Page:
IIª-IIae q. 179 a. 2 co. Respondeo dicendum quod, sicut dictum est, divisio ista datur de vita humana, quae quidem attenditur secundum intellectum. Intellectus autem dividitur per activum et contemplativum, quia finis intellectivae cognitionis vel est ipsa cognitio veritatis, quod pertinet ad intellectum contemplativum; vel est aliqua exterior actio, quod pertinet ad intellectum practicum sive activum. Et ideo vita etiam sufficienter dividitur per activam et contemplativam. I answer that, As stated above (1, ad 2), this division applies to the human life as derived from the intellect. Now the intellect is divided into active and contemplative, since the end of intellective knowledge is either the knowledge itself of truth, which pertains to the contemplative intellect, or some external action, which pertains to the practical or active intellect. Therefore life too is adequately divided into active and contemplative.
IIª-IIae q. 179 a. 2 ad 1 Ad primum ergo dicendum quod vita voluptuosa ponit finem in delectatione corporali, quae communis est nobis et brutis. Unde, sicut philosophus ibidem dicit, est vita bestialis. Propter quod, non comprehenditur sub praesenti divisione, prout vita humana dividitur in activam et contemplativam. Reply to Objection 1. The life of pleasure places its end in pleasures of the body, which are common to us and dumb animals; wherefore as the Philosopher says (Ethic. Ethic. i, 5), it is the life "of a beast." Hence it is not included in this division of the life of a man into active and contemplative.
IIª-IIae q. 179 a. 2 ad 2 Ad secundum dicendum quod media conficiuntur ex extremis, et ideo virtute continentur in eis, sicut tepidum in calido et frigido, et pallidum in albo et nigro. Et similiter sub activo et contemplativo comprehenditur id quod est ex utroque compositum. Et tamen, sicut in quolibet mixto praedominatur aliquod simplicium, ita etiam in medio genere vitae superabundat quandoque quidem contemplativum, quandoque vero activum. Reply to Objection 2. A mean is a combination of extremes, wherefore it is virtually contained in them, as tepid in hot and cold, and pale in white and black. On like manner active and contemplative comprise that which is composed of both. Nevertheless as in every mixture one of the simples predominates, so too in the mean state of life sometimes the contemplative, sometimes the active element, abounds.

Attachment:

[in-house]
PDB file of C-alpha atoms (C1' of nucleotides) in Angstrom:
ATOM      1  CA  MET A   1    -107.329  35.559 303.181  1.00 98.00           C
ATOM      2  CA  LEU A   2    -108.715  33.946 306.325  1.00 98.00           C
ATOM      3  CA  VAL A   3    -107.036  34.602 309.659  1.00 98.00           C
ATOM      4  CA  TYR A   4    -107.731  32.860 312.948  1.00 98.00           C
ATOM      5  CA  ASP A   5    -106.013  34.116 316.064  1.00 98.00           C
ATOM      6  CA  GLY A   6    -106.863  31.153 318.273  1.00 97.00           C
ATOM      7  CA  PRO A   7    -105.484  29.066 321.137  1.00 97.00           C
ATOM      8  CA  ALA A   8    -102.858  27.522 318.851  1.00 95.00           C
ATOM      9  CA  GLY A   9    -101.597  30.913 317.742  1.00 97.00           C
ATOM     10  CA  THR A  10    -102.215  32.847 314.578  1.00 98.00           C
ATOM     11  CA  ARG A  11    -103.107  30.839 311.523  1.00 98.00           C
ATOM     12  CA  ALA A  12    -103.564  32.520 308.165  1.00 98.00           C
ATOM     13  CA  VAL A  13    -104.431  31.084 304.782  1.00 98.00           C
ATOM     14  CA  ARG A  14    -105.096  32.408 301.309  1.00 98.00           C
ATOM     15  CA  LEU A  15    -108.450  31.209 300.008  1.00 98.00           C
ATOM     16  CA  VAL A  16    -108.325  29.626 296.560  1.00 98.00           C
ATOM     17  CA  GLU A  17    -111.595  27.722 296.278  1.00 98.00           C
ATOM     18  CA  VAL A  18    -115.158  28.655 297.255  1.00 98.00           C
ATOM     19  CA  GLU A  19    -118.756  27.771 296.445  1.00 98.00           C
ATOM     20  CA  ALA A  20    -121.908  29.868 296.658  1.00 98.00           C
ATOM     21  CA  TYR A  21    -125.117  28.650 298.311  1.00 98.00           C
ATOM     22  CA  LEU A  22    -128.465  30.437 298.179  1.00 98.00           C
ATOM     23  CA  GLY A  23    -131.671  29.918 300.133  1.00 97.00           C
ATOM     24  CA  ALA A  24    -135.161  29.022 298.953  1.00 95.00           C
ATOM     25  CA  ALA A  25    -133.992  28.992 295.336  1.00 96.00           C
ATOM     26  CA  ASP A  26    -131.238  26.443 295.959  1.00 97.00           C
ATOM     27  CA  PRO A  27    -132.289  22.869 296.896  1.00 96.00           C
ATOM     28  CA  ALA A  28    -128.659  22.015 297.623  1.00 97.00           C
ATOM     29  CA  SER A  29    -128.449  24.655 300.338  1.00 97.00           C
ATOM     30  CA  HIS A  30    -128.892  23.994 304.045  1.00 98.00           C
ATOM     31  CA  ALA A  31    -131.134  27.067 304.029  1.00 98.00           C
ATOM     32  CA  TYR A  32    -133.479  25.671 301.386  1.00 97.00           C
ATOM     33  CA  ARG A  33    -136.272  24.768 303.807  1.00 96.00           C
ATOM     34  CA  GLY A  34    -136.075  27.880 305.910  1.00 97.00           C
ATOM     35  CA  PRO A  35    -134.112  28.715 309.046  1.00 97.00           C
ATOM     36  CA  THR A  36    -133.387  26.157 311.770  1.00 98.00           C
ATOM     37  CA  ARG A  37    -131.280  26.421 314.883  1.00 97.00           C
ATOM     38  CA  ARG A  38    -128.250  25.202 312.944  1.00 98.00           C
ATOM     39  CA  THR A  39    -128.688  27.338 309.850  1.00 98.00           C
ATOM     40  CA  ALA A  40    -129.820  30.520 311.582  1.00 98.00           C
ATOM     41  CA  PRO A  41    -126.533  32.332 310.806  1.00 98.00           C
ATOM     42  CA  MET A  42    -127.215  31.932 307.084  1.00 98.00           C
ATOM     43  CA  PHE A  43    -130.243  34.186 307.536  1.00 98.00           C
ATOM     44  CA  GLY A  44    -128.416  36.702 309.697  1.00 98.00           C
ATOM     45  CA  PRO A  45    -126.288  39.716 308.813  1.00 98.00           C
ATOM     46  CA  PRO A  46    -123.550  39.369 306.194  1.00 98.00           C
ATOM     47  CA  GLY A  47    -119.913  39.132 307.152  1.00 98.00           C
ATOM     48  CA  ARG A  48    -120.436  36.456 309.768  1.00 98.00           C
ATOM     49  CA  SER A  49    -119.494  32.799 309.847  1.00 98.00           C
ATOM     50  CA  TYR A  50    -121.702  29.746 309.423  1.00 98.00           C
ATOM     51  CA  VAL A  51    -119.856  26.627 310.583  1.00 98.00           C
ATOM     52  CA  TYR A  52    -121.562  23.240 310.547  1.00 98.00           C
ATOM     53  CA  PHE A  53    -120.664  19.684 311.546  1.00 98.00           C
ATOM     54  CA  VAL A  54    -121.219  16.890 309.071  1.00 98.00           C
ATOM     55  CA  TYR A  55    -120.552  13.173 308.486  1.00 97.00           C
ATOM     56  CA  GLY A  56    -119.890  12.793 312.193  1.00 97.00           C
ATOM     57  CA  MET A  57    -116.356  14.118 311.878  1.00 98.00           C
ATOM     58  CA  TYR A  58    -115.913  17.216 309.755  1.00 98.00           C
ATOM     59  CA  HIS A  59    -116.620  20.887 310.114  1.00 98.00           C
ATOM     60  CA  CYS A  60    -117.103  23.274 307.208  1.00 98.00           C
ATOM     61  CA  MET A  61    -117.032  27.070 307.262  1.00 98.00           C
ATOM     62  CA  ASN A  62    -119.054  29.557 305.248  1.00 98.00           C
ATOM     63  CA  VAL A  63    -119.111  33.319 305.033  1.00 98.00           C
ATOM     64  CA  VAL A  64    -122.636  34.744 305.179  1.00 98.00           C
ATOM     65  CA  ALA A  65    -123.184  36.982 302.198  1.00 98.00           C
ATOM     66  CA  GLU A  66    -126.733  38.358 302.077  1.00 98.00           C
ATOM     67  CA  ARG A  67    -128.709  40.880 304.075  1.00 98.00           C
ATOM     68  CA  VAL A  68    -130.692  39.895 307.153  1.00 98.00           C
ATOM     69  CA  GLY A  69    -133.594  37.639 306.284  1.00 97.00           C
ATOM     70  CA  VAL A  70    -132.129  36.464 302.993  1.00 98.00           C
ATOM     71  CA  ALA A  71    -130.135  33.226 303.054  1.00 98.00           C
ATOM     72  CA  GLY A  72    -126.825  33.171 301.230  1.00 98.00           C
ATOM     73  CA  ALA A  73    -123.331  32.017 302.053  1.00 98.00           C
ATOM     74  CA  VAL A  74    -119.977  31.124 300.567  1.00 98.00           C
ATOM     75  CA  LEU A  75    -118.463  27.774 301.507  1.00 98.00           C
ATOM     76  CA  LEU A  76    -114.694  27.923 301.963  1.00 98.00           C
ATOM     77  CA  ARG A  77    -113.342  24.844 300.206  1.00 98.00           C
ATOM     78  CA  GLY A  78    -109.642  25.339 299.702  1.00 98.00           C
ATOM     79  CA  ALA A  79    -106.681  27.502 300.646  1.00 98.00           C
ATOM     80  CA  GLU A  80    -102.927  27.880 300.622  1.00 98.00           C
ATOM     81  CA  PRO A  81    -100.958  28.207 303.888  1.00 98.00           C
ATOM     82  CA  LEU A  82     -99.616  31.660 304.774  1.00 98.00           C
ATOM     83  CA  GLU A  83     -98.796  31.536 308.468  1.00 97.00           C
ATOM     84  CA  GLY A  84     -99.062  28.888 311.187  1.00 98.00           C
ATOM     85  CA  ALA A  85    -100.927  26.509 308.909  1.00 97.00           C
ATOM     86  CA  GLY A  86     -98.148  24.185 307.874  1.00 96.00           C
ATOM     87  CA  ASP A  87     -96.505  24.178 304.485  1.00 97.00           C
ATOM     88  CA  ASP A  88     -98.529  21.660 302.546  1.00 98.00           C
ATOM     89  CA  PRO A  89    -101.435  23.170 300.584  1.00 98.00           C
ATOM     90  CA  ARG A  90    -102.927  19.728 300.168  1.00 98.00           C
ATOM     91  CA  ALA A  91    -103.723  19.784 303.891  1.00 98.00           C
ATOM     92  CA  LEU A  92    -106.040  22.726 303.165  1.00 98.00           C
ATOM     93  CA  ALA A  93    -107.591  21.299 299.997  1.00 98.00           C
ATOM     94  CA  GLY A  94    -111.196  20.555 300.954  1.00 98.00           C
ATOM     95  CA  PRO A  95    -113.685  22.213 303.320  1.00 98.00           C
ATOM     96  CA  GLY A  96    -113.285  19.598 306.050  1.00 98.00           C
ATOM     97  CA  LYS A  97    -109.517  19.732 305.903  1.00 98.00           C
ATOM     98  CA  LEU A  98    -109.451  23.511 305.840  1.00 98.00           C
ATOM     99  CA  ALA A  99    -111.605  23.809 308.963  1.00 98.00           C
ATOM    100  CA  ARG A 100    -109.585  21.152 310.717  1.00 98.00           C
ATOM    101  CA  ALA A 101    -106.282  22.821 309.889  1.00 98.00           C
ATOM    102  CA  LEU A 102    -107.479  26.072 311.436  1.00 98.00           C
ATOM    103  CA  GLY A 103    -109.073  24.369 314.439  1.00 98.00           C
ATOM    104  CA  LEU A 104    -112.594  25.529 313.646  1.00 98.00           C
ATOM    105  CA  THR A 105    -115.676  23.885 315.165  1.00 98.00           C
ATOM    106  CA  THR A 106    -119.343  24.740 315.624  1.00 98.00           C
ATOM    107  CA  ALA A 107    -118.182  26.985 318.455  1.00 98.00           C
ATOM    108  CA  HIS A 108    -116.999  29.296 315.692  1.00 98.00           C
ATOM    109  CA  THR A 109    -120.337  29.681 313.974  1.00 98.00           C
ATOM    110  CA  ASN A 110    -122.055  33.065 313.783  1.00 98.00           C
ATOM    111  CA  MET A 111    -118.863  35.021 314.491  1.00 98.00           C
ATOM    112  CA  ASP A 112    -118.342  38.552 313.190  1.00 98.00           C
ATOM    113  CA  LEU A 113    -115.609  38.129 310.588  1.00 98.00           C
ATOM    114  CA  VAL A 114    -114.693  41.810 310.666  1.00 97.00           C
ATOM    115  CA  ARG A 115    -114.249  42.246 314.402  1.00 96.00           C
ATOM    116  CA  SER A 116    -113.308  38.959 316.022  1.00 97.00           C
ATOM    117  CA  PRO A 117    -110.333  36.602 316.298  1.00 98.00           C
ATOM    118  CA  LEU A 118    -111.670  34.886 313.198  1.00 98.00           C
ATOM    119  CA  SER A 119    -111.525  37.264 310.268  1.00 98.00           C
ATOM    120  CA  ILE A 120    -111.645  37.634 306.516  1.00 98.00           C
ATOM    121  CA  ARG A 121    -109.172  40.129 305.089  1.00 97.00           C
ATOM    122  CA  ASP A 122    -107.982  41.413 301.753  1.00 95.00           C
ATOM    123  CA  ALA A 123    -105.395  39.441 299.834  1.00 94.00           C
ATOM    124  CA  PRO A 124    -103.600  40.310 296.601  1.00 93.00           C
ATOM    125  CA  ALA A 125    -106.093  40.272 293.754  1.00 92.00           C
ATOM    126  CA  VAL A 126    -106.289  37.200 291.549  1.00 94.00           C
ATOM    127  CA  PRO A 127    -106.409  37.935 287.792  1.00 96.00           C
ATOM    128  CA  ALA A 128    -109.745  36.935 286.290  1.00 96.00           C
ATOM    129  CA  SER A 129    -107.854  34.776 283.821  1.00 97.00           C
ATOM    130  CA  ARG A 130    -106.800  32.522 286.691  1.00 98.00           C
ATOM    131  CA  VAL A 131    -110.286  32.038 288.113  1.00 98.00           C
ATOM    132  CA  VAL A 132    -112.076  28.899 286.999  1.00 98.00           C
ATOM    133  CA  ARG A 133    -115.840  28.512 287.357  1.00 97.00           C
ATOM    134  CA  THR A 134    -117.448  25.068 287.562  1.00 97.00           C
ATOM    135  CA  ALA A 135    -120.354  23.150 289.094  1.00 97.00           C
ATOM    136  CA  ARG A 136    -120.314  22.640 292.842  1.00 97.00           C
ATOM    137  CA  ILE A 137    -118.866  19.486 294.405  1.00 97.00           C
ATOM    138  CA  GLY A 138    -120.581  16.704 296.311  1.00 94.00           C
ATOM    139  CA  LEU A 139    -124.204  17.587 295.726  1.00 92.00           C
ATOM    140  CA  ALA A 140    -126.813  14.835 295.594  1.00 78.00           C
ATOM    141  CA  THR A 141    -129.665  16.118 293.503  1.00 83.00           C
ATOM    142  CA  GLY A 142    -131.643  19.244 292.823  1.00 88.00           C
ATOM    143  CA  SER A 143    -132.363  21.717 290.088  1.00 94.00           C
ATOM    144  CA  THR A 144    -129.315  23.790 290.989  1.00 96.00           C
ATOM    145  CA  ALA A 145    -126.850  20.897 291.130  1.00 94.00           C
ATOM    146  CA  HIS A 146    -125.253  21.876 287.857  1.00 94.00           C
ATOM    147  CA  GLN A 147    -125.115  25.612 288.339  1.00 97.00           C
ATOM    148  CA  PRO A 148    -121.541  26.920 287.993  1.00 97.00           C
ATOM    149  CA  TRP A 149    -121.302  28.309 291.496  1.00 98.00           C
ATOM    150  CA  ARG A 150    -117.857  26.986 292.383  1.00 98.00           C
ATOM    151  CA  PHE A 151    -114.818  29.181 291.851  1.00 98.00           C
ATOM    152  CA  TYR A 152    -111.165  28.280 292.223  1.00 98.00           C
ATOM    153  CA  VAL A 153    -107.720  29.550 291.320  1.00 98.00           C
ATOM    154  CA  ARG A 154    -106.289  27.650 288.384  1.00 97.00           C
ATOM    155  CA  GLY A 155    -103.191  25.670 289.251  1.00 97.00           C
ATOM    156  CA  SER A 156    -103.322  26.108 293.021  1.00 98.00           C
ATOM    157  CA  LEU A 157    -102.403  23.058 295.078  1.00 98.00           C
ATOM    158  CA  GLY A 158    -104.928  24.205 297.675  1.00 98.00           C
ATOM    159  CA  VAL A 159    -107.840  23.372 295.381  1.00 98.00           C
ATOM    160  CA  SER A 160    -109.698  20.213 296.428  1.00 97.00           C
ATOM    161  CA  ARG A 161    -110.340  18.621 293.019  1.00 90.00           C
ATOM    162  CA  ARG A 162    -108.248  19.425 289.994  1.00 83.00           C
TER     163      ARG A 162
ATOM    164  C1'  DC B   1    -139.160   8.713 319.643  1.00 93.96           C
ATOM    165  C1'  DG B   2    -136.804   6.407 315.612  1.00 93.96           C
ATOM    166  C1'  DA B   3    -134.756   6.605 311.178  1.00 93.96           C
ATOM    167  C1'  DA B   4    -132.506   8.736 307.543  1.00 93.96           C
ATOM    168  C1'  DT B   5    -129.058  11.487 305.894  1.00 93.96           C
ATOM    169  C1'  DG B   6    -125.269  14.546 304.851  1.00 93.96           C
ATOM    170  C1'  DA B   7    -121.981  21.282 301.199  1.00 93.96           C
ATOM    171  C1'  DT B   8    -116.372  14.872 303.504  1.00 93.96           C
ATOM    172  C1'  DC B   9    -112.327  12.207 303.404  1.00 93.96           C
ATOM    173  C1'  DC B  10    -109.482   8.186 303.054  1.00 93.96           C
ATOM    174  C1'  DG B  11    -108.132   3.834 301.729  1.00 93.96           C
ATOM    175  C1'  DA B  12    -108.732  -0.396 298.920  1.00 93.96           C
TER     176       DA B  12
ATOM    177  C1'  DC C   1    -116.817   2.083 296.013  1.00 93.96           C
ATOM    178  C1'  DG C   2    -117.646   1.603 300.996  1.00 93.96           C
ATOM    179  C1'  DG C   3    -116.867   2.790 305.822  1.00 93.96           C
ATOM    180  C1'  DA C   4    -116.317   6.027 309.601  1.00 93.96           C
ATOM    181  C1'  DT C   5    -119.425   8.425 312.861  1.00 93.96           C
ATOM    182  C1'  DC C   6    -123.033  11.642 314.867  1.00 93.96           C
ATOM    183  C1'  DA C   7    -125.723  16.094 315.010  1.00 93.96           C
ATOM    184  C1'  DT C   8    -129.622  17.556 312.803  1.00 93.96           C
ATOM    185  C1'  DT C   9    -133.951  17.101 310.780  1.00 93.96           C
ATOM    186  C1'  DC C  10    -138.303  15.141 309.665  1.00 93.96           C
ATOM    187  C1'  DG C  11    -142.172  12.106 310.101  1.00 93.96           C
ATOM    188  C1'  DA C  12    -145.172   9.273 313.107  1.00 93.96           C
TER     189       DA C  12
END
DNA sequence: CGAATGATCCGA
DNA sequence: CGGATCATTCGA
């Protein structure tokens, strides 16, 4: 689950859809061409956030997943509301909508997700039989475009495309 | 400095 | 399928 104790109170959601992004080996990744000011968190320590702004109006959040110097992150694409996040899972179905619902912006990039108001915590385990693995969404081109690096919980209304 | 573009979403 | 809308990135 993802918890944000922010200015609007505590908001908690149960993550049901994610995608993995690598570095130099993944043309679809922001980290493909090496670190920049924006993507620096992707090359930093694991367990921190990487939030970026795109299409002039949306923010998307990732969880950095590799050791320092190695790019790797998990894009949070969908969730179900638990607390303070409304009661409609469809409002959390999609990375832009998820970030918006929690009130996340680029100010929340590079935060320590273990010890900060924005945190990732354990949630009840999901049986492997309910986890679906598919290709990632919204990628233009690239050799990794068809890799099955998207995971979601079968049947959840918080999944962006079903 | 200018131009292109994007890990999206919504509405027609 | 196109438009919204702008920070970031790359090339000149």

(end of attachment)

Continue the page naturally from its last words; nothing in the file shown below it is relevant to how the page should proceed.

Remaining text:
IIª-IIae q. 179 a. 2 ad 3 Ad tertium dicendum quod omnia studia humanarum actionum, si ordinentur ad necessitatem praesentis vitae secundum rationem rectam, pertinent ad vitam activam, quae per ordinatas actiones consulit necessitati vitae praesentis. Si autem deserviant concupiscentiae cuicumque, pertinent ad vitam voluptuosam, quae non continetur sub vita activa. Humana vero studia quae ordinantur ad considerationem veritatis, pertinent ad vitam contemplativam. Reply to Objection 3. All the occupations of human actions, if directed to the requirements of the present life in accord with right reason, belong to the active life which provides for the necessities of the present life by means of well-ordered activity. If, on the other hand, they minister to any concupiscence whatever, they belong to the life of pleasure, which is not comprised under the active life. Those human occupations that are directed to the consideration of truth belong to the contemplative life.